Data subjects shall have the right to object, on grounds relating to their particular situation, at any time to processing of personal data. This right only applies when the lawful basis for the processing is either legitimate interest or public interest. When the legal basis for processing is consent, the data subjects shall simply withdraw their consent.
In the case this right is exercised, the controller must assess whether there exists a “compelling” reason to continue the processing. This must be interpreted in a strict and narrow way, and it cannot be the same interests and reasons that justified the processing in the first place. This is because, this time, the controller must re-assess the processing in light of the personal reasons argued by the data subject. If such compelling ground cannot be found and strongly argued, the processing activity must stop. In these cases, a false assessment of such compelling reasons to continue the processing could be seen, for instance, by the number of times the controller does not concede the exercise of the right and keeps with the processing. When the processing consists on direct marketing, the data subject can exercise a right to object in a direct way, and the controller must stop the processing with no option to argue a compelling reason.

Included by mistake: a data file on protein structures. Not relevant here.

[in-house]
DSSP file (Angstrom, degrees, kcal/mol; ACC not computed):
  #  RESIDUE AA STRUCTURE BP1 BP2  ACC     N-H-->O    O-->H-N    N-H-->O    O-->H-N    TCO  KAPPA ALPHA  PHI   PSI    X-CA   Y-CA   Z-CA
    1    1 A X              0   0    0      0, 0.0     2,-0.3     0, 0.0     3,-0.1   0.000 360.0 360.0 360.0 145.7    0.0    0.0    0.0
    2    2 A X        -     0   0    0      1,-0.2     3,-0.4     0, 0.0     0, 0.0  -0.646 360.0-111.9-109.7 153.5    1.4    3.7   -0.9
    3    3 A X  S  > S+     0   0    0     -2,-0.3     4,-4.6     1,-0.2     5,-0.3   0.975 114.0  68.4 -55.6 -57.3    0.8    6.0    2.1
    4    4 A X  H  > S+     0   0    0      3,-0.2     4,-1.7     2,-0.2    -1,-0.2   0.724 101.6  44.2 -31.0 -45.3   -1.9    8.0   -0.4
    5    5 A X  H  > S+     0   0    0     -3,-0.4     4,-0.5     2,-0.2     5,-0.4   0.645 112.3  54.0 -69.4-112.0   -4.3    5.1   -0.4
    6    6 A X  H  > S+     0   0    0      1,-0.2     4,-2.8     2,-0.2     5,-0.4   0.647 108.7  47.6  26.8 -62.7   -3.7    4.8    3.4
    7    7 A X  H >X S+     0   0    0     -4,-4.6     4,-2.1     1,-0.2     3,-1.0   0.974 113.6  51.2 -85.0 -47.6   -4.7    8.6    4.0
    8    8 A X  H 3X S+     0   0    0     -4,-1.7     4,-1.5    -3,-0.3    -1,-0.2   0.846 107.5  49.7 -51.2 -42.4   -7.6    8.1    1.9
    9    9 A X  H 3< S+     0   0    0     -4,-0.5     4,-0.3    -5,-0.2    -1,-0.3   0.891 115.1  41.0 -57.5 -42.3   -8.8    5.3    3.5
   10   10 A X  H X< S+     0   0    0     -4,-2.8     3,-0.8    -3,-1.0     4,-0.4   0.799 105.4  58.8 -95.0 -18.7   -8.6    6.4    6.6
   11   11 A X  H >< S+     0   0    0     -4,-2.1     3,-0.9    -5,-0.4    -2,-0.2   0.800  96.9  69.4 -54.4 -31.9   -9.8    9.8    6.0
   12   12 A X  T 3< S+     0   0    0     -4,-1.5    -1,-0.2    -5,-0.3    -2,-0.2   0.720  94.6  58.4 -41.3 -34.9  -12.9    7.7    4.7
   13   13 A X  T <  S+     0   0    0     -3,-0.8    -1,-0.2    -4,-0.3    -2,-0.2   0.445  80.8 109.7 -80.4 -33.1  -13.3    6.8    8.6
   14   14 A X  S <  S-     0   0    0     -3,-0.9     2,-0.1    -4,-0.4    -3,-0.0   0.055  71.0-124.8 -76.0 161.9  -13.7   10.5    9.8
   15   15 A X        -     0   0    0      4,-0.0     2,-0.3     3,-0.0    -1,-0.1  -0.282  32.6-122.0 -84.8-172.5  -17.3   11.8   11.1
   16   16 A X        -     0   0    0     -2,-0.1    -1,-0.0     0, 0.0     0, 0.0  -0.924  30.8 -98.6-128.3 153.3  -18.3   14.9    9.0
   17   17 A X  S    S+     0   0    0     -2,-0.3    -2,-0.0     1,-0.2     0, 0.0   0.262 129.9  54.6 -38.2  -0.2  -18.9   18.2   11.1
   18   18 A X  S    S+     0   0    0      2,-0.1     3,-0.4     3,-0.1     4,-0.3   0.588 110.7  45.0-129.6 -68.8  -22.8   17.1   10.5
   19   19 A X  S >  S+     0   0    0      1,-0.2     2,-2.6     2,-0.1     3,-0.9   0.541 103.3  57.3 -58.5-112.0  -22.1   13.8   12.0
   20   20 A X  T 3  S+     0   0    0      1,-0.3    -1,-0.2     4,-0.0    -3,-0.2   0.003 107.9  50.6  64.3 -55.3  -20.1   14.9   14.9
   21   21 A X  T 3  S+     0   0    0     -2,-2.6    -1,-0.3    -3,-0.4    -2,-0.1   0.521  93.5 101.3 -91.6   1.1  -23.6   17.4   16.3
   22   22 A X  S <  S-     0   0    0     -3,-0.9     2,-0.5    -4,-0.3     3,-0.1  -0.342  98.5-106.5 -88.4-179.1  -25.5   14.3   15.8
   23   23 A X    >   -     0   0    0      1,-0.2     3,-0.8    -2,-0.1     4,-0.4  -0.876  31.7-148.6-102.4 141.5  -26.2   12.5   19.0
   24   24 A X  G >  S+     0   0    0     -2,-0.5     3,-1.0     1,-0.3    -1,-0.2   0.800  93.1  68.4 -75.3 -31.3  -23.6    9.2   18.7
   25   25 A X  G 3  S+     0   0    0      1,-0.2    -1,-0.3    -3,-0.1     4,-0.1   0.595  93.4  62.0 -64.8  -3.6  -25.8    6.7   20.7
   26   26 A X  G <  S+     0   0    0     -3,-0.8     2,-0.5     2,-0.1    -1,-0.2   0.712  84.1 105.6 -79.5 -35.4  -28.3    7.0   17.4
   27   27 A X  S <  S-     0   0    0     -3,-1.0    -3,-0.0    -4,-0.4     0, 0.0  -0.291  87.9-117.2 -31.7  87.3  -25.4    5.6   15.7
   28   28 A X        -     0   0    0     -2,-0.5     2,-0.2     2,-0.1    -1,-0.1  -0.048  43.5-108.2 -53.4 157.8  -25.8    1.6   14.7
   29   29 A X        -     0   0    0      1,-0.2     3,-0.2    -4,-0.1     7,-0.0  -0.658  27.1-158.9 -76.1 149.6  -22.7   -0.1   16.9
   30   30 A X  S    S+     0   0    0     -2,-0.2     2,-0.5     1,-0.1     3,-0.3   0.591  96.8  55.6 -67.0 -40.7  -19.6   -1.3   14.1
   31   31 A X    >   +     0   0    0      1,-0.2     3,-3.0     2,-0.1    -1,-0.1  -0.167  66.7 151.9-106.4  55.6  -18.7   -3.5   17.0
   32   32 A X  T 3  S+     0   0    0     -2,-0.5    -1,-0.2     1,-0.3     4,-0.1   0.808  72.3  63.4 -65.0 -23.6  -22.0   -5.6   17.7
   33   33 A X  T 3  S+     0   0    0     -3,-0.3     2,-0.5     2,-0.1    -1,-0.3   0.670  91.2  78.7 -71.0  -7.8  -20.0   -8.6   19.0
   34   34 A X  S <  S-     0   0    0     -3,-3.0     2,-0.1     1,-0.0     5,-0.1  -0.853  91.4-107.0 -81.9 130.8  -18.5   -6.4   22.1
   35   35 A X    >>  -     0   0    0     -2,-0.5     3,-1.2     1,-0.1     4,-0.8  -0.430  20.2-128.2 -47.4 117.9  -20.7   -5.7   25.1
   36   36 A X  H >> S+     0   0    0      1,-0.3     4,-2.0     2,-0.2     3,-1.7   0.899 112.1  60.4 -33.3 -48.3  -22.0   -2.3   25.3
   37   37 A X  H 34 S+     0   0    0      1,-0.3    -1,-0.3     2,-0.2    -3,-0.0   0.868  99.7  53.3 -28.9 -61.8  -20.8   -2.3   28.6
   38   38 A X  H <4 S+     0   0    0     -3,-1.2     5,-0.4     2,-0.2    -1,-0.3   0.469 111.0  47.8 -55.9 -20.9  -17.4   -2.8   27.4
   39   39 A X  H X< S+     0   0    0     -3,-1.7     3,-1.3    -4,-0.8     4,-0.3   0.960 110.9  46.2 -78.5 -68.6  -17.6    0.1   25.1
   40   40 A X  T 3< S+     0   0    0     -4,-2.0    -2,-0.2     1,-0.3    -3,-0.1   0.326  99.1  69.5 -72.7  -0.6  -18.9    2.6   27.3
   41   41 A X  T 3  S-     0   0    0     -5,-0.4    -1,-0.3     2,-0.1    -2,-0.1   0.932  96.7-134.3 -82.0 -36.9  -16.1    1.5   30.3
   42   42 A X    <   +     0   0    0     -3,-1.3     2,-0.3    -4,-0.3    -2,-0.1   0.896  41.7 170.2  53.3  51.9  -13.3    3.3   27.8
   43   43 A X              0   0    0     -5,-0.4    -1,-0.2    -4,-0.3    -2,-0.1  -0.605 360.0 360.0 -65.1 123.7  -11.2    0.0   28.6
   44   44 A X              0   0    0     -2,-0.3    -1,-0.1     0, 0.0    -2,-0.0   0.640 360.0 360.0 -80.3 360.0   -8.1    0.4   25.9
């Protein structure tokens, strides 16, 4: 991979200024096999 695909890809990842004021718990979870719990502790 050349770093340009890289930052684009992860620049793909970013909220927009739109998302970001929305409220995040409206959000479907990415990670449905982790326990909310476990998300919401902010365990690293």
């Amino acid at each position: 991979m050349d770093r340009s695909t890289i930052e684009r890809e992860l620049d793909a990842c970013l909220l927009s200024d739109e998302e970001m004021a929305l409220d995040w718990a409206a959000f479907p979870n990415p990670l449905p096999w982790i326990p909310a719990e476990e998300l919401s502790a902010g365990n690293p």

In this regard, it is to be noted that those personal data can still be processed for other purposes, as long as there is a lawful basis for them.